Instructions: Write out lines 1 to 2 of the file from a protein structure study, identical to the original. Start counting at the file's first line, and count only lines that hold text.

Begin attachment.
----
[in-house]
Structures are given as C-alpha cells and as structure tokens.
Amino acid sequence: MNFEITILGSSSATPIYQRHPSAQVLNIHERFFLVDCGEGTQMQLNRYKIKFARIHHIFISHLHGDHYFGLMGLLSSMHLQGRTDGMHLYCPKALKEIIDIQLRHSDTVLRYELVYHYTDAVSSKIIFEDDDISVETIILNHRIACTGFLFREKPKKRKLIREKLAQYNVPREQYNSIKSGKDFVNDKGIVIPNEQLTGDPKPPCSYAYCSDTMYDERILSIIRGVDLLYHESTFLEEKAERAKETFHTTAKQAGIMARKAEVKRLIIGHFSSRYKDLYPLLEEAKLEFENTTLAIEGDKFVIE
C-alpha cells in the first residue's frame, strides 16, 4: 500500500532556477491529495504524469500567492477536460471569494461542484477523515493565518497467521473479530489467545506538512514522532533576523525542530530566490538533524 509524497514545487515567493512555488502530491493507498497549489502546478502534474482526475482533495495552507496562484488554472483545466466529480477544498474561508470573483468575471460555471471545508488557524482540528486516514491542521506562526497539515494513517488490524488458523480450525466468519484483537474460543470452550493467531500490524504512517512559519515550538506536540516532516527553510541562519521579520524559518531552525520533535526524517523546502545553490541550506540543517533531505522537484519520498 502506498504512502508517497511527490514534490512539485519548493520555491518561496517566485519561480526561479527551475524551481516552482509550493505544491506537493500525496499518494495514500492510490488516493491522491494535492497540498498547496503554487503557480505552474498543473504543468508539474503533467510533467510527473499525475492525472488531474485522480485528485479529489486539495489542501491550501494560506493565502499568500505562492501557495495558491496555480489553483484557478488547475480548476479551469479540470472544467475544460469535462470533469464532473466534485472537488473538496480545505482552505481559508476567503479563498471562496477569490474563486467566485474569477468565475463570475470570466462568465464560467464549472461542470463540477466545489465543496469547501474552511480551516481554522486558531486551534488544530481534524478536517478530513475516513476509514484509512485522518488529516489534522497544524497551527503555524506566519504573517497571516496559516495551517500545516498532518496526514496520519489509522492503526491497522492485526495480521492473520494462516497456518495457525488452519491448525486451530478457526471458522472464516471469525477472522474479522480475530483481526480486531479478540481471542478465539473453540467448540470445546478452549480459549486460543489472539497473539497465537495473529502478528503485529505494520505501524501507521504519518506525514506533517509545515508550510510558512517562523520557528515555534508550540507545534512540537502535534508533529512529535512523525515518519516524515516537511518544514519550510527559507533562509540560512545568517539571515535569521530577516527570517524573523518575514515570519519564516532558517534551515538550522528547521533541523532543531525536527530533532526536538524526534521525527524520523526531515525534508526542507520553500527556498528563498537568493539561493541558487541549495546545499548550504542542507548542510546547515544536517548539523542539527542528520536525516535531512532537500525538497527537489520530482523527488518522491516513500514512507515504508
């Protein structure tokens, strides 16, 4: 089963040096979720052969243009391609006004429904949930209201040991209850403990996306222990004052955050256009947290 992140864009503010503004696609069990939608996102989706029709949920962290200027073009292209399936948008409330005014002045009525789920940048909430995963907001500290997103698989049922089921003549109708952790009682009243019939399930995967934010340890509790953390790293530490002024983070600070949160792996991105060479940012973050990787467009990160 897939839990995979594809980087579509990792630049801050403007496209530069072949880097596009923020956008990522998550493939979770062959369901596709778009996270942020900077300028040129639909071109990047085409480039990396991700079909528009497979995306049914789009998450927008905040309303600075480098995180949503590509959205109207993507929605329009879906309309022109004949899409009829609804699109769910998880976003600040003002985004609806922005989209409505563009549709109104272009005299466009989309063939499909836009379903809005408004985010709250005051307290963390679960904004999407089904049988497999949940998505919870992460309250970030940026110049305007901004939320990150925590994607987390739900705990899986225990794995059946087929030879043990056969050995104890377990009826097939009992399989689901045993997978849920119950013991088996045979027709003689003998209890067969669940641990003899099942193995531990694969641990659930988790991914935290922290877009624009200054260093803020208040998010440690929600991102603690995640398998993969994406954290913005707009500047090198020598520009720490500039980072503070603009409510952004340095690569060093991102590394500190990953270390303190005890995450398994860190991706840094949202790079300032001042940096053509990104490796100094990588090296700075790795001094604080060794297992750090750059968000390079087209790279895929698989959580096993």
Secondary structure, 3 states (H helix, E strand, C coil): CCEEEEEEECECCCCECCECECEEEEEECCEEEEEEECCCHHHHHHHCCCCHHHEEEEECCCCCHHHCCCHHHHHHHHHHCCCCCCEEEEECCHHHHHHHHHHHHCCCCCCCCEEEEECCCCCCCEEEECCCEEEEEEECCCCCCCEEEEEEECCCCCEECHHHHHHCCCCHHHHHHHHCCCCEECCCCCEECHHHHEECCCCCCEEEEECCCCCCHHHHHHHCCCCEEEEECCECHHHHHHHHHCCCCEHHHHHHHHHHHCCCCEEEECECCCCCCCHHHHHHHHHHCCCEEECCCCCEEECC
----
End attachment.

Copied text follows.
[in-house]
Structures are given as C-alpha cells and as structure tokens.